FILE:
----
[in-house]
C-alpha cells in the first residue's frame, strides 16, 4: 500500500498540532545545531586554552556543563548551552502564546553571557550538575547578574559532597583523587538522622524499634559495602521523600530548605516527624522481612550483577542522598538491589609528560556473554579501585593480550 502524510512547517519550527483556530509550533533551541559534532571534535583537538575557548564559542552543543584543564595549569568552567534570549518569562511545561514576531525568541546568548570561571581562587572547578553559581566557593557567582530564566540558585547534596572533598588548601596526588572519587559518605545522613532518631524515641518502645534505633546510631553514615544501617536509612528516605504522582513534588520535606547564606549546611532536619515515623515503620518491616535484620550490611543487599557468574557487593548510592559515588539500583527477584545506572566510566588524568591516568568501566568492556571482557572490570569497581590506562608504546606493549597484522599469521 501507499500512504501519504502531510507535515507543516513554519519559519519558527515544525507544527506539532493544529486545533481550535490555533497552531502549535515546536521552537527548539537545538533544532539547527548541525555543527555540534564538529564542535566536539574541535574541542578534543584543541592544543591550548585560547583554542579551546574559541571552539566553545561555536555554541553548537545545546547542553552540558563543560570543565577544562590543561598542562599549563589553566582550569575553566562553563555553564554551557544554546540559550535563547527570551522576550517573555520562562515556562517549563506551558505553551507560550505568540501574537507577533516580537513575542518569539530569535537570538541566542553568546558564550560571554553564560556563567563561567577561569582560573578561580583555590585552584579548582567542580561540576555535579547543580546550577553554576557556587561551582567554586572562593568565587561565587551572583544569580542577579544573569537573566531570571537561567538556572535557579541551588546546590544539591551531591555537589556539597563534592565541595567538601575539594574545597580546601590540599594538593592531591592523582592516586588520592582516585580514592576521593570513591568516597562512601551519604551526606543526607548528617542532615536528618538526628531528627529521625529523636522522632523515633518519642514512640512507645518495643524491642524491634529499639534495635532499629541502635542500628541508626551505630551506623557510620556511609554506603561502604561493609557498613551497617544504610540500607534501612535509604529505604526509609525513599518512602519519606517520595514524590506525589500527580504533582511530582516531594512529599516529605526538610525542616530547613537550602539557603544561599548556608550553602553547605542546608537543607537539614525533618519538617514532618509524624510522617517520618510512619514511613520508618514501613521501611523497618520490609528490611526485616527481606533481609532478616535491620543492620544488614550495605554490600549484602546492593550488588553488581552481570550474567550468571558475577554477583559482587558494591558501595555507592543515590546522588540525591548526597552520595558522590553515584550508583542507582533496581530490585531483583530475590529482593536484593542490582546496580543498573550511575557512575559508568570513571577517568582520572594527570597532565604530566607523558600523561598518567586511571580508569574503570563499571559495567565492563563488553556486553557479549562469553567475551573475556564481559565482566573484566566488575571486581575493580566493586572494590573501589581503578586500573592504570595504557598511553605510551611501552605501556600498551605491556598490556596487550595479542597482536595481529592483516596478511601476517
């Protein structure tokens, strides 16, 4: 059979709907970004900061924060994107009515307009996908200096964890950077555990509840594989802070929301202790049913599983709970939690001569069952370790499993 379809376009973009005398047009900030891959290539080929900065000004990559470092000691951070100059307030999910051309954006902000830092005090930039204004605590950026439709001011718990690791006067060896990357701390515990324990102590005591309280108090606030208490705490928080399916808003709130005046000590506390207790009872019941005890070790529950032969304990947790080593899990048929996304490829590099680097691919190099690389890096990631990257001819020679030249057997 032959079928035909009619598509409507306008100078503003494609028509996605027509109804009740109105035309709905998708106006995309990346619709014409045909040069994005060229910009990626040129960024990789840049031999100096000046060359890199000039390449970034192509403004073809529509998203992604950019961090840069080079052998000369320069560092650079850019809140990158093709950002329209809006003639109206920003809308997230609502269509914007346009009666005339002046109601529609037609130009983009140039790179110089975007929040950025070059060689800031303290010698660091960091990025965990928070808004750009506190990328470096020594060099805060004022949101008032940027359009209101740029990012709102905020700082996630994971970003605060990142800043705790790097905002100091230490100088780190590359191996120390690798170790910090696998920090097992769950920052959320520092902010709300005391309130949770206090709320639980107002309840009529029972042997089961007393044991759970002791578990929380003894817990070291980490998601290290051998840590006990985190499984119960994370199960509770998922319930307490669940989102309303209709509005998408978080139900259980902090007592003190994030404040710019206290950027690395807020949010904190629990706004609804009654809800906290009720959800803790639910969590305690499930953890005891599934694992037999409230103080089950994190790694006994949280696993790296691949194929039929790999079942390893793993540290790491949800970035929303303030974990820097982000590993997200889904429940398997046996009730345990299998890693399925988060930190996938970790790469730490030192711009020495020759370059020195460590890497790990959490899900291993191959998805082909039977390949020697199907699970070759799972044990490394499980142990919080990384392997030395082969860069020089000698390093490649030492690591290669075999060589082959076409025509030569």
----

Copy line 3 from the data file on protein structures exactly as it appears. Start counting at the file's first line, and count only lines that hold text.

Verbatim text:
């Protein structure tokens, strides 16, 4: 059979709907970004900061924060994107009515307009996908200096964890950077555990509840594989802070929301202790049913599983709970939690001569069952370790499993 379809376009973009005398047009900030891959290539080929900065000004990559470092000691951070100059307030999910051309954006902000830092005090930039204004605590950026439709001011718990690791006067060896990357701390515990324990102590005591309280108090606030208490705490928080399916808003709130005046000590506390207790009872019941005890070790529950032969304990947790080593899990048929996304490829590099680097691919190099690389890096990631990257001819020679030249057997 032959079928035909009619598509409507306008100078503003494609028509996605027509109804009740109105035309709905998708106006995309990346619709014409045909040069994005060229910009990626040129960024990789840049031999100096000046060359890199000039390449970034192509403004073809529509998203992604950019961090840069080079052998000369320069560092650079850019809140990158093709950002329209809006003639109206920003809308997230609502269509914007346009009666005339002046109601529609037609130009983009140039790179110089975007929040950025070059060689800031303290010698660091960091990025965990928070808004750009506190990328470096020594060099805060004022949101008032940027359009209101740029990012709102905020700082996630994971970003605060990142800043705790790097905002100091230490100088780190590359191996120390690798170790910090696998920090097992769950920052959320520092902010709300005391309130949770206090709320639980107002309840009529029972042997089961007393044991759970002791578990929380003894817990070291980490998601290290051998840590006990985190499984119960994370199960509770998922319930307490669940989102309303209709509005998408978080139900259980902090007592003190994030404040710019206290950027690395807020949010904190629990706004609804009654809800906290009720959800803790639910969590305690499930953890005891599934694992037999409230103080089950994190790694006994949280696993790296691949194929039929790999079942390893793993540290790491949800970035929303303030974990820097982000590993997200889904429940398997046996009730345990299998890693399925988060930190996938970790790469730490030192711009020495020759370059020195460590890497790990959490899900291993191959998805082909039977390949020697199907699970070759799972044990490394499980142990919080990384392997030395082969860069020089000698390093490649030492690591290669075999060589082959076409025509030569």